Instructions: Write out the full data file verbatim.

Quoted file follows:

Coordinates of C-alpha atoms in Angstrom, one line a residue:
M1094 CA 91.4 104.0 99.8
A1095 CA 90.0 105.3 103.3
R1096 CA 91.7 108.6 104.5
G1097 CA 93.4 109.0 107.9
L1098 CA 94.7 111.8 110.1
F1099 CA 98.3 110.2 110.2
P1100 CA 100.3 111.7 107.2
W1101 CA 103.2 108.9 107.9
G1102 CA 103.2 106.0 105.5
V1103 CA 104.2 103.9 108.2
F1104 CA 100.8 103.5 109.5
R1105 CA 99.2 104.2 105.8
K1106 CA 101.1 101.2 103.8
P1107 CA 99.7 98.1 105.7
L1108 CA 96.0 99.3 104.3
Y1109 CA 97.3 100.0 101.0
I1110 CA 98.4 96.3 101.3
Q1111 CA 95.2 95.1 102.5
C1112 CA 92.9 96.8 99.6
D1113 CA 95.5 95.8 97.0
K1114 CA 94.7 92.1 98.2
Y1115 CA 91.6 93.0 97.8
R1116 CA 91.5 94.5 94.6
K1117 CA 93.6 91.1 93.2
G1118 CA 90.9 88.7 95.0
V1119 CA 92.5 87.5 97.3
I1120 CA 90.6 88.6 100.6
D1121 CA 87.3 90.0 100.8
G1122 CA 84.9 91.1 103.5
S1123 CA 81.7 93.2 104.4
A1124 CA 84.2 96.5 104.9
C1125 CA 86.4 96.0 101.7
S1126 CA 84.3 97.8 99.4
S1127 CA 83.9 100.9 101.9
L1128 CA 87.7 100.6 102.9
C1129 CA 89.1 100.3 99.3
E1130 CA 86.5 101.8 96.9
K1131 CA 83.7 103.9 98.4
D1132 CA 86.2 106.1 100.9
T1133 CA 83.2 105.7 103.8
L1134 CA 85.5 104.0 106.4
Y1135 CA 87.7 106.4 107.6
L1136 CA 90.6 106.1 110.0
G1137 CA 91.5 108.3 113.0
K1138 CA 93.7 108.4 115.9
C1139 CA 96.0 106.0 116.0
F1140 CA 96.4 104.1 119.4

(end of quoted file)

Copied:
Coordinates of C-alpha atoms in Angstrom, one line a residue:
M1094 CA 91.4 104.0 99.8
A1095 CA 90.0 105.3 103.3
R1096 CA 91.7 108.6 104.5
G1097 CA 93.4 109.0 107.9
L1098 CA 94.7 111.8 110.1
F1099 CA 98.3 110.2 110.2
P1100 CA 100.3 111.7 107.2
W1101 CA 103.2 108.9 107.9
G1102 CA 103.2 106.0 105.5
V1103 CA 104.2 103.9 108.2
F1104 CA 100.8 103.5 109.5
R1105 CA 99.2 104.2 105.8
K1106 CA 101.1 101.2 103.8
P1107 CA 99.7 98.1 105.7
L1108 CA 96.0 99.3 104.3
Y1109 CA 97.3 100.0 101.0
I1110 CA 98.4 96.3 101.3
Q1111 CA 95.2 95.1 102.5
C1112 CA 92.9 96.8 99.6
D1113 CA 95.5 95.8 97.0
K1114 CA 94.7 92.1 98.2
Y1115 CA 91.6 93.0 97.8
R1116 CA 91.5 94.5 94.6
K1117 CA 93.6 91.1 93.2
G1118 CA 90.9 88.7 95.0
V1119 CA 92.5 87.5 97.3
I1120 CA 90.6 88.6 100.6
D1121 CA 87.3 90.0 100.8
G1122 CA 84.9 91.1 103.5
S1123 CA 81.7 93.2 104.4
A1124 CA 84.2 96.5 104.9
C1125 CA 86.4 96.0 101.7
S1126 CA 84.3 97.8 99.4
S1127 CA 83.9 100.9 101.9
L1128 CA 87.7 100.6 102.9
C1129 CA 89.1 100.3 99.3
E1130 CA 86.5 101.8 96.9
K1131 CA 83.7 103.9 98.4
D1132 CA 86.2 106.1 100.9
T1133 CA 83.2 105.7 103.8
L1134 CA 85.5 104.0 106.4
Y1135 CA 87.7 106.4 107.6
L1136 CA 90.6 106.1 110.0
G1137 CA 91.5 108.3 113.0
K1138 CA 93.7 108.4 115.9
C1139 CA 96.0 106.0 116.0
F1140 CA 96.4 104.1 119.4